Deep Ellum Station
Good-Latimer Expressway and Gaston Avenue
(450 N. Good-Latimer, Dallas 75226 - Mapsco 45M)
Railroads formed Deep Ellum, but much has changed since then. The brick structures that remain have been home to businesses as diverse as the people who frequent them — blues and jazz clubs, meat markets, pawnshops, restaurants and bars, vaudeville theaters, sheet metal and auto repair shops, as well as houses of worship. With the area's oral history fading, artist Julie Cohn has taken an empty canvas and made it beautiful. Deep Ellum Station is also home to a three-part stainless steel sculpture series called The Traveling Man created by Brandon Oldenburg of Deep Ellum's own Reel FX Creative Studios and Brad Oldham of Dallas-based Brad Oldham Inc. Deep Ellum Station is served by DART Rail Green Line trains.
DART Rail Schedules:Green Line
Connecting Bus Routes:11, 19 (buses stop on Gaston Ave.)
- Passenger Shelters
- Customer Information
- Ticket Vending Machines
- Public Art
- No Public Parking Available
Popular Attractions and Destinations:
- Deep Ellum arts and entertainment district
- Deep Ellum Outdoor Market (every 3rd Saturday of the month)
- Latino Cultural Center
- The Traveling Man, a three-part sculpture installation
Your guide to the art along the Green Line
Use this guide to plan your tour of Deep Ellum Station.
Station artist Julie Cohn strikes a thematic balance between Deep Ellum's legendary past and its hopes for the future. The artwork on the windscreens is a kind of palimpsest - an ancient manuscript that has been written on, scraped off, and used again, creating a layered effect.
"Deep Ellum has had so many iterations," she says. "I really wanted to capture that." The windscreens feature old and new imagery from the neighborhood that shifts depending on the viewing perspective.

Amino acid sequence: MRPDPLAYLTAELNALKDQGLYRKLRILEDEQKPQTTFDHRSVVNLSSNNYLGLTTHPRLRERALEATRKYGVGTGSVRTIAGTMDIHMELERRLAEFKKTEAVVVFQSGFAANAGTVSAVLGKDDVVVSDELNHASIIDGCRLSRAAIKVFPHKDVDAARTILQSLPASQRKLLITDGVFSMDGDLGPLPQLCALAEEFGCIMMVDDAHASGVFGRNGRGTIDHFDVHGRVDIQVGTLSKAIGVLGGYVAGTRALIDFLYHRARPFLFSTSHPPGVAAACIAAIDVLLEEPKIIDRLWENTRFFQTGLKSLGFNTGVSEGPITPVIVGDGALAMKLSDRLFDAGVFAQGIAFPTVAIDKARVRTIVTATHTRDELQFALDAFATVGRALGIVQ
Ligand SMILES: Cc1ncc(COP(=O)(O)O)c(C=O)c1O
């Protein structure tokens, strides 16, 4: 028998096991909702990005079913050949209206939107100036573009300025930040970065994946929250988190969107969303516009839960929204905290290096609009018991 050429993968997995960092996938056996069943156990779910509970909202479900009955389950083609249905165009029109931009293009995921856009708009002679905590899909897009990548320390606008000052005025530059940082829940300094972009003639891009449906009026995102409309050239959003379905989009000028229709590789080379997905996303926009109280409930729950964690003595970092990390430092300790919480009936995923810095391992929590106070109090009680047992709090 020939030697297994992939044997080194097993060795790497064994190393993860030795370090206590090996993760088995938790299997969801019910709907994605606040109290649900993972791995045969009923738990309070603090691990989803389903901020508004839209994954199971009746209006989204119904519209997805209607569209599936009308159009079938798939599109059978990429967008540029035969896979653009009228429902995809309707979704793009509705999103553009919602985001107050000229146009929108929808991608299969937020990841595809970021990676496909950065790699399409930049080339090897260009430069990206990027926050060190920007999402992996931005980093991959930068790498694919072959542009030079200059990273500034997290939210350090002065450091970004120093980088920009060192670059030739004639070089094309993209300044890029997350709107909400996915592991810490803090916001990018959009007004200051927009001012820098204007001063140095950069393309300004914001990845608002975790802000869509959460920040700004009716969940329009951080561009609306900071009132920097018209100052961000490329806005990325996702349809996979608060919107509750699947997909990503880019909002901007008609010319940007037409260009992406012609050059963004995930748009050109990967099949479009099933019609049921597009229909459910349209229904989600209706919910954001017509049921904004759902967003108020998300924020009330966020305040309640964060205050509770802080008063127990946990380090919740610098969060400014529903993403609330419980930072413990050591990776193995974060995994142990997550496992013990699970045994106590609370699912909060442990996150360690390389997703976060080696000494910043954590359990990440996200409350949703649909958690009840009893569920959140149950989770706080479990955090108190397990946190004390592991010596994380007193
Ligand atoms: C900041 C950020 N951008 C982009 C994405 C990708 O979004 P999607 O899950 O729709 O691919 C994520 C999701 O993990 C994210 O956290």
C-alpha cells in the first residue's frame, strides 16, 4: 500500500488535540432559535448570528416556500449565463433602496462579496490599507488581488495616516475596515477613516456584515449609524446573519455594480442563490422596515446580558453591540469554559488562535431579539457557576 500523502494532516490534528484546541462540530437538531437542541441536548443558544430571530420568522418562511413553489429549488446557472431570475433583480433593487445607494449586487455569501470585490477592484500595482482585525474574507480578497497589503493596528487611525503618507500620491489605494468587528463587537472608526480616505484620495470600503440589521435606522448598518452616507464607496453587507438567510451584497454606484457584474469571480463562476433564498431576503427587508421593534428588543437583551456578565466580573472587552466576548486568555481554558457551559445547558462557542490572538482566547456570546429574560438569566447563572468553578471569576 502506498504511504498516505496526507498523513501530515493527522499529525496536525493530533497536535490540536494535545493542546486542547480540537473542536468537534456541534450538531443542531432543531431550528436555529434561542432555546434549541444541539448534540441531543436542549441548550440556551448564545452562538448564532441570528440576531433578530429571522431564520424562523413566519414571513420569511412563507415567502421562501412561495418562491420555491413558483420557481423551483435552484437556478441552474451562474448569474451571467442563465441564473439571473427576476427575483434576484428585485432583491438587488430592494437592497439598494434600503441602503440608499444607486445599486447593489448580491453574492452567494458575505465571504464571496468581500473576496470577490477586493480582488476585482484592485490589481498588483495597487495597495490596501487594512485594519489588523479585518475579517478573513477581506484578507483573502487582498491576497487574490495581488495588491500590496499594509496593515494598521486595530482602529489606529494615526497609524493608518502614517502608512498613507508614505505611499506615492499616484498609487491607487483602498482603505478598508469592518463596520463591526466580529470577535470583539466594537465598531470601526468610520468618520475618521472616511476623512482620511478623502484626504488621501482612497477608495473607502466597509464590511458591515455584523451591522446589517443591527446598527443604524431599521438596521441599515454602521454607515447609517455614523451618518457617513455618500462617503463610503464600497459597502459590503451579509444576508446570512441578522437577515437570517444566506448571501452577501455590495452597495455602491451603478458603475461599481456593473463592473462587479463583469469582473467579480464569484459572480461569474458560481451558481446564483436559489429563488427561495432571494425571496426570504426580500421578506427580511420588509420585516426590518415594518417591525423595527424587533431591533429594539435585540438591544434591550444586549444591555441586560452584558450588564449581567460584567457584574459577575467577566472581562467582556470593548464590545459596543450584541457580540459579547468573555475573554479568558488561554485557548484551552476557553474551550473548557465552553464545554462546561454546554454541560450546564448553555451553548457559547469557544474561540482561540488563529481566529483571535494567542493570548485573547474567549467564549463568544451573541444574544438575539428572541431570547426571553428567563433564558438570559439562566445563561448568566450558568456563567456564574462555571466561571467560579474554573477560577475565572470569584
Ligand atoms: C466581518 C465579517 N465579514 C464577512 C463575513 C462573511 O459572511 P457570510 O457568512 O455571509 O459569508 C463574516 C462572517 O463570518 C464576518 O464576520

Windscreens at Deep Ellum Station
The Traveling Man
For decades, motorists entering the Deep Ellum neighborhood from downtown Dallas on Good-Latimer would drive through a long railroad underpass with concrete walls that became a canvas for local muralists. When it was decided that this iconic "gateway to Deep Ellum" would have to be removed to make way for the new Deep Ellum Station, DART set out to provide the area with a new public art hallmark.
In what has been dubbed "The Deep Ellum Gateway Project," DART hosted a design competition for an imaginative and highly visible public art project to welcome all visitors who enter Deep Ellum. Brandon Oldenburg of Deep Ellum's own Reel FX Creative Studios and Brad Oldham of Dallas-based Brad Oldham Inc. won the commission in 2007. The result - a three-part stainless steel sculpture series called The Traveling Man - delivers spectacularly.
The superstructure of Traveling Man is shown prior to the installation of stainless-steel skin.
The Traveling Man - Walking Tall
Good-Latimer & Swiss Avenue
Traveling Man stands 38-feet tall, creating a stunning welcome to neighborhood visitors and residents. With a jovial step from the southeast side of the lot, he links the neighborhood with the rail station.
The sculpture is brushed stainless steel connected with hundreds of visible stainless steel monobolt rivets. The stainless steel birds on the ground serve as functional seating as well as part of the sculpture. The birds are polished to a mirror finish and made of the same material as the famous Cloud Gate sculpture in Chicago's Millennium Park.
The Traveling Man - Waiting on a Train
Good-Latimer & Gaston Avenue
A nine-foot Traveling Man leans against a concrete portion of the original Deep Ellum Tunnel and strums his guitar while waiting for the next train. The circular shape of the guitar body resembles the core of his own body, reminding viewers his music comes from his heart.
The Traveling Man - Awakening
Good-Latimer & Elm Street
The Traveling Man's eight-foot-wide head rises from the ground as if he is emerging from the earth below Deep Ellum. As people meet, talk, sing, wait, and spend time in Deep Ellum, they can lounge on his approachable head. Here again, sculptural birds offer their bodies to guests for generous seating.